About Me

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I'm the co-host of THIS IS ROCK 'N' ROLL RADIO with Dana & Carl (Sunday nights, 9 to Midnight Eastern, www.westcottradio.org).  As a freelance writer, I contributed to Goldmine magazine from 1986-2006, wrote liner notes for Rhino Records' compilation CD Poptopia!  Power Pop Classics Of The '90s, and for releases by The Flashcubes, The Finkers, Screen Test, 1.4.5., and Jack "Penetrator" Lipton.  I contributed to the books Bubblegum Music Is The Naked Truth, Shake Some Action, Lost In The Grooves, and MusicHound Rock, and to DISCoveries, Amazing Heroes, The Comics Buyer's Guide, Yeah Yeah Yeah, Comics Collector, The Buffalo News, and The Syracuse New Times.  I also wrote the liner notes for the four THIS IS ROCK 'N' ROLL RADIO compilation CDs, because, well, who could stop me?  My standing offer to write liner notes for a Bay City Rollers compilation has remained criminally ignored.  Still intend to write and sell a Batman story someday.

Saturday, June 18, 2016

Father's Day: Robert Cafarelli, 1919-2012


My Dad was born on October 1, 1919, and he passed away on April 18, 2012.  This is the eulogy I delivered at his funeral.  Happy Father's Day, Dad.  I still thank you for the days.

My Dad was an amazing man.  Yeah, everyone here already knows that, but I never get tired of saying it.  For me, for my brothers Art and Rob and my sister Denise, it has always been a great point of pride that our parents were Bob and Jean Cafarelli.  I remember my first visit to Yankee Stadium in 1972, and how Dad being who Dad was, the doors just magically opened for him wherever he went.  So we found ourselves in the Yankees locker room on Old Timer's Day, and we got to meet Mickey Mantle and Whitey Ford and Dad's own hero, Joe DiMaggio.  One person there, puzzled by how a 12-year-old kid got into that locker room to begin with, asked me who I was.  Puffed up with pride, I answered, "I'm Bob Cafarelli's son."  There was a brief pause, and then the guy said, "Who's Bob Cafarelli?"

"Who's Bob Cafarelli?"  Can you imagine?  That's like saying you don't know who Santa Claus is.  Here in Syracuse, everyone knew Bob Cafarelli.  Doors opened for him everywhere he went, and people greeted him everywhere he went, and people were always happy to see him, everywhere he went.  He wasn't famous, he wasn't rich, but he was more important around here than any celebrity you could name. Everyone loved Turnaround Bob, and they loved him for who he was:  a hard-working, gentle, generous, loving and outgoing man who always, always gave his best to everyone and everything.  And he'd do it, always, with a joke, with a smile, and with a song.  Doors opened for him because he had earned the respect, the admiration and appreciation of so many people who loved him.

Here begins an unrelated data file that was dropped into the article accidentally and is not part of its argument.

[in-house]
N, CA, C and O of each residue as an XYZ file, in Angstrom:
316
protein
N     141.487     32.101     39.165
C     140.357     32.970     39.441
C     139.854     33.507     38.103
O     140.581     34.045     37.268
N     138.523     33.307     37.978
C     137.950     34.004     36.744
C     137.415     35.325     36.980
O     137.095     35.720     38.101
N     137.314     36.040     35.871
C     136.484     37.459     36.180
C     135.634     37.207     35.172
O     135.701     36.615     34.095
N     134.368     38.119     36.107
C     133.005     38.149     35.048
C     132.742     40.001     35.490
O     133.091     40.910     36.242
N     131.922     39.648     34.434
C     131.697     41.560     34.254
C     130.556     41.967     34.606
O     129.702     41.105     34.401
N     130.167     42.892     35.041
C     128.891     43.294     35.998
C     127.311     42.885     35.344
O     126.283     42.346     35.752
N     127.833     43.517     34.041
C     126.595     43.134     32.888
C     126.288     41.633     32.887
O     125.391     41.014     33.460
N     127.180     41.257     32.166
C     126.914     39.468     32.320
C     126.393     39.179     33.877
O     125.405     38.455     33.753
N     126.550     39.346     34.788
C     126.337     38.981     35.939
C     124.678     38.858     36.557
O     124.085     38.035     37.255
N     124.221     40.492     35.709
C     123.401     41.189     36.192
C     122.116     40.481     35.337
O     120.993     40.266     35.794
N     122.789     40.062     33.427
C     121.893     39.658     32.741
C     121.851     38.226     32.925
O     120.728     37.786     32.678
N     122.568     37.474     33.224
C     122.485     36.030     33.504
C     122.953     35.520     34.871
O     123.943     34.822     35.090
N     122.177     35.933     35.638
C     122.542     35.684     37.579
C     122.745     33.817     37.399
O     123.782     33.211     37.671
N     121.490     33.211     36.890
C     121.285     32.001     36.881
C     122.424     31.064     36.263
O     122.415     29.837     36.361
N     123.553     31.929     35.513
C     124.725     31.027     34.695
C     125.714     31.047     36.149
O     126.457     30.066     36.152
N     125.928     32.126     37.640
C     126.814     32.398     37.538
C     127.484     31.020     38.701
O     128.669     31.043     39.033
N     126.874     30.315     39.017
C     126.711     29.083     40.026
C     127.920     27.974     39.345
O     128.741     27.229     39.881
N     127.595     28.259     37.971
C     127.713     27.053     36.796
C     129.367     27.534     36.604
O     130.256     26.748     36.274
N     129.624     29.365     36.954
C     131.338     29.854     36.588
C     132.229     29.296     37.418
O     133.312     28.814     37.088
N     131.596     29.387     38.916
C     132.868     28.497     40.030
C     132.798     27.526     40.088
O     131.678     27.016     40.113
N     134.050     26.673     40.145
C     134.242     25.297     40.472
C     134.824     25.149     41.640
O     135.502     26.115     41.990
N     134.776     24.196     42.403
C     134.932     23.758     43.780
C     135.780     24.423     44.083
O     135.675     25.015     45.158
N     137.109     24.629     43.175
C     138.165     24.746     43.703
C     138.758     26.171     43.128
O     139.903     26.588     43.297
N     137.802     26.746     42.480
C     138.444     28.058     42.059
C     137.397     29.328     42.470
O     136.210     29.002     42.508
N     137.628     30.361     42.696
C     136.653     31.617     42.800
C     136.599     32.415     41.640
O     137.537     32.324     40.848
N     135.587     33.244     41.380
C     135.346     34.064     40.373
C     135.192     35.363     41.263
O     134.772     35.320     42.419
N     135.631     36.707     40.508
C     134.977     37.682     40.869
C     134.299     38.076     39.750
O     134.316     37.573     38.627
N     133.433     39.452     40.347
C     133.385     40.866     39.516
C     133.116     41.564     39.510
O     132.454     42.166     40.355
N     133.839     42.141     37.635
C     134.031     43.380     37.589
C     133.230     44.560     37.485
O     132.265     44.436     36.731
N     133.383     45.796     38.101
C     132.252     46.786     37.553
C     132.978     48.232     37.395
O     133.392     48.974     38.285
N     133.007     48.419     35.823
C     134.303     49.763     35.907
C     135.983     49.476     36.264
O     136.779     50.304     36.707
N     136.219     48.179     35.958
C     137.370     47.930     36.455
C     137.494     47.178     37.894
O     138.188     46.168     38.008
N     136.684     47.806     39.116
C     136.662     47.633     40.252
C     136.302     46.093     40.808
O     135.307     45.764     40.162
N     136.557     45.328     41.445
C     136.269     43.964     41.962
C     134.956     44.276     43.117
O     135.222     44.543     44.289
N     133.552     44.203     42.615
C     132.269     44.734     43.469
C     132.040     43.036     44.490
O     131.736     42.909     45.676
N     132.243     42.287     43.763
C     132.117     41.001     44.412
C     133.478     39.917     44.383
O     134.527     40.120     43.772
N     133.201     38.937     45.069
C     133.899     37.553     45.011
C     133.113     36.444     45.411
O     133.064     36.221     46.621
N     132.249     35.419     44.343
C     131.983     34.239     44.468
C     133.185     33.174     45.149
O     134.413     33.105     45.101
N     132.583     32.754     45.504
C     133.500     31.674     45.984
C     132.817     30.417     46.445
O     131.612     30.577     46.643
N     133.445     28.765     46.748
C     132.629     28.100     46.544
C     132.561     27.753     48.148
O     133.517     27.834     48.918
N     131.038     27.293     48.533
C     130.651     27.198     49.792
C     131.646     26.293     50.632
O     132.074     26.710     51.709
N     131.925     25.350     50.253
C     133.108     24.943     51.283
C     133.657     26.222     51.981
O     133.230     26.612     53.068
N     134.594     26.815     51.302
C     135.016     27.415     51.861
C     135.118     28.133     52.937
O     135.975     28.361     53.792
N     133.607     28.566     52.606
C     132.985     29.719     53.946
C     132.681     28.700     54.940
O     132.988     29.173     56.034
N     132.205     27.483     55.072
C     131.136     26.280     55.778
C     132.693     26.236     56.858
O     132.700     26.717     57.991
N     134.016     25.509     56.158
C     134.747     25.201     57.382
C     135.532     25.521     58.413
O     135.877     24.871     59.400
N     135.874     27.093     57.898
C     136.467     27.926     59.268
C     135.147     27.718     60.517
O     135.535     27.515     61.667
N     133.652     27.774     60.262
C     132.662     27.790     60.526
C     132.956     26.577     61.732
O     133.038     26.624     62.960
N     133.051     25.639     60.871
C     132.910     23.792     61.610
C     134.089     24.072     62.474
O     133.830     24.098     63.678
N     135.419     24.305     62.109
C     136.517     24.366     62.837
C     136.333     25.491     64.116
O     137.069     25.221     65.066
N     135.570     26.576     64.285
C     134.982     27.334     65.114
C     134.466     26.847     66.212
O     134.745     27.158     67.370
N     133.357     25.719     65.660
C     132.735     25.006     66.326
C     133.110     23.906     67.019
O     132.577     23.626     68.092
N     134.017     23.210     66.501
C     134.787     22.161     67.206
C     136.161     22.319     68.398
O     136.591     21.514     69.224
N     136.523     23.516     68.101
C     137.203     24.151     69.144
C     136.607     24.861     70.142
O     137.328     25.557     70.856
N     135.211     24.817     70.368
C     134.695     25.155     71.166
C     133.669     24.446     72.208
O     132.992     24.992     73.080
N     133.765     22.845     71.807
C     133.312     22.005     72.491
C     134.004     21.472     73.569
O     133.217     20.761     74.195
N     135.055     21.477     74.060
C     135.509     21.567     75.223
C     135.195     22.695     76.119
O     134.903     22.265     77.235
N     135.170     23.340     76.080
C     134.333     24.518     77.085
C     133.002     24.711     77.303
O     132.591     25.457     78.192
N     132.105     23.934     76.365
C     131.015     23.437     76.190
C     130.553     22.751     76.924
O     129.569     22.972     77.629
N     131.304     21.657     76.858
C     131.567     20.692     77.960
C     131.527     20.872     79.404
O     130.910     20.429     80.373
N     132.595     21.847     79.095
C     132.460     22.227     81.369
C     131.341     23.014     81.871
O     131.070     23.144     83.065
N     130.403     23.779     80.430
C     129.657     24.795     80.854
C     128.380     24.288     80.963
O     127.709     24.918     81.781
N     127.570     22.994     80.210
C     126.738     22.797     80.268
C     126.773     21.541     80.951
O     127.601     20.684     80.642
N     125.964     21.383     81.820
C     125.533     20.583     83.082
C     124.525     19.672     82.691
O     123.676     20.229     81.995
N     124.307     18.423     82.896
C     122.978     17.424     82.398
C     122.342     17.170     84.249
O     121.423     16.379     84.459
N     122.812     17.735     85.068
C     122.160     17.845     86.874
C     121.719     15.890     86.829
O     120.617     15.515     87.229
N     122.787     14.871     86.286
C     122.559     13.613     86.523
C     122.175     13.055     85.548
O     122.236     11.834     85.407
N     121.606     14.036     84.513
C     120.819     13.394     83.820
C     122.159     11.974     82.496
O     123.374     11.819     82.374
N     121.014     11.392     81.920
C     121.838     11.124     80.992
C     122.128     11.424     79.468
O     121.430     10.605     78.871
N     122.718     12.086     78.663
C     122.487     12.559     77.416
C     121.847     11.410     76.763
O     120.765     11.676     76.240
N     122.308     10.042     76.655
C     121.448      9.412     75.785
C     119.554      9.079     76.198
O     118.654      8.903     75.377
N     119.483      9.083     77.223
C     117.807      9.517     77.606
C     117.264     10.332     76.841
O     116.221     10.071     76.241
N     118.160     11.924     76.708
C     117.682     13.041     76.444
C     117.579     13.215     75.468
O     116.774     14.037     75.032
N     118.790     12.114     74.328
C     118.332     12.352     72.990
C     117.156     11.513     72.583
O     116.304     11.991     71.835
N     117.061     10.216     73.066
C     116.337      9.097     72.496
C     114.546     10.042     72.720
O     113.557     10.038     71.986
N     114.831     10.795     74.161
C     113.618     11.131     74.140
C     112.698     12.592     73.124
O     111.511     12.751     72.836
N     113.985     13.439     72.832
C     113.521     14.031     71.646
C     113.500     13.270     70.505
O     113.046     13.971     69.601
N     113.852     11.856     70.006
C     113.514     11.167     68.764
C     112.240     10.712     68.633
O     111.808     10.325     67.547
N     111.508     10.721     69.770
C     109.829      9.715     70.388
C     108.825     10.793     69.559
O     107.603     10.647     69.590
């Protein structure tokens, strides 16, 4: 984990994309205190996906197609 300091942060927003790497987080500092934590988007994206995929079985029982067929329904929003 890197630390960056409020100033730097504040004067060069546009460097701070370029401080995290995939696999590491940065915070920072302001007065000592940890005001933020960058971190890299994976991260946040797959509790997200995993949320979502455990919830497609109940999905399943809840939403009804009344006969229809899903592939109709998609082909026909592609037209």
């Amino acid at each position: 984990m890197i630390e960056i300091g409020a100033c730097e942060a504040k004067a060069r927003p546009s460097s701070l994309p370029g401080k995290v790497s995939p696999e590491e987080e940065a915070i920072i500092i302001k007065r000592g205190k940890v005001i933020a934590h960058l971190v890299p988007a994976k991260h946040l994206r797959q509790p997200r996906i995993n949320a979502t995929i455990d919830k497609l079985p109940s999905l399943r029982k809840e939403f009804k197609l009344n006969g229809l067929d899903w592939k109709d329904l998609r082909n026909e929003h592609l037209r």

So my brothers and sister and I always felt special that this was our Dad.  But it turned out that we weren't the only ones who could call him Dad.  He was Dad to my wife Brenda.  He was Dad to Art's wife Patti.  He was Dad to Rob's wife Barb, and to Denise's husband Tony.  There was never any such thing as "in-laws"--just family.  And family expanded in all directions:  Dad called my Mom's parents "Mom and Dad," and he meant it.  My Mom's brother and sister, my Uncle Carl and Aunt Betty, were likewise my Dad's brother and sister, and so were their spouses, my Aunt Jo and Uncle Charlie.  There are no dividing lines in family.  It didn't matter if you were a Cafarelli, Ventura, Williams, Huniford, Bubniak, Walker, Dees, Nuremberg, or any other name, because the names didn't matter; they never mattered.  You were family.  I learned that from my Dad.  And if you weren't family, but you were still hanging around, well then, you were a friend, and friends are just like family.  I learned that from my Dad, too.

As his final act of generosity, Dad left his organs to anatomical research, so that others may still benefit--another gift from the man with the biggest heart Syracuse has ever seen.  When my Dad got sick, and people came to visit and chat and hear his stories one more time, many of them would look at me and say, "You look just like your Dad."  And that is the nicest thing that anyone could ever say to me.  What could be better than being like Bob Cafarelli?  What an amazing man.  What an amazing, exceptional man.  And he was my Dad.

As we say goodbye, I find myself thinking a lot about the words to a beautiful, beautiful song written years ago by a man named Ray Davies.  This is called "Days."

Thank you for the days
Those endless days, those sacred days you gave me
I'm thinking of the days
I won't forget a single day, believe me

I bless the light
I bless the light that lights on you, believe me
And though you're gone
You're with me every single day, believe me

Days I'll remember all my life
Days when you can't see wrong from right
You took my life
But then I knew that very soon you'd leave me
But it's all right
Now I'm not frightened of this world, believe me

I wish today could be tomorrow
The night is dark, it just brings sorrow
Let it wait

Thank you for the days
Those endless days, those sacred days you gave me
I'm thinking of the days
I won't forget a single day
Believe me

Thanks, Dad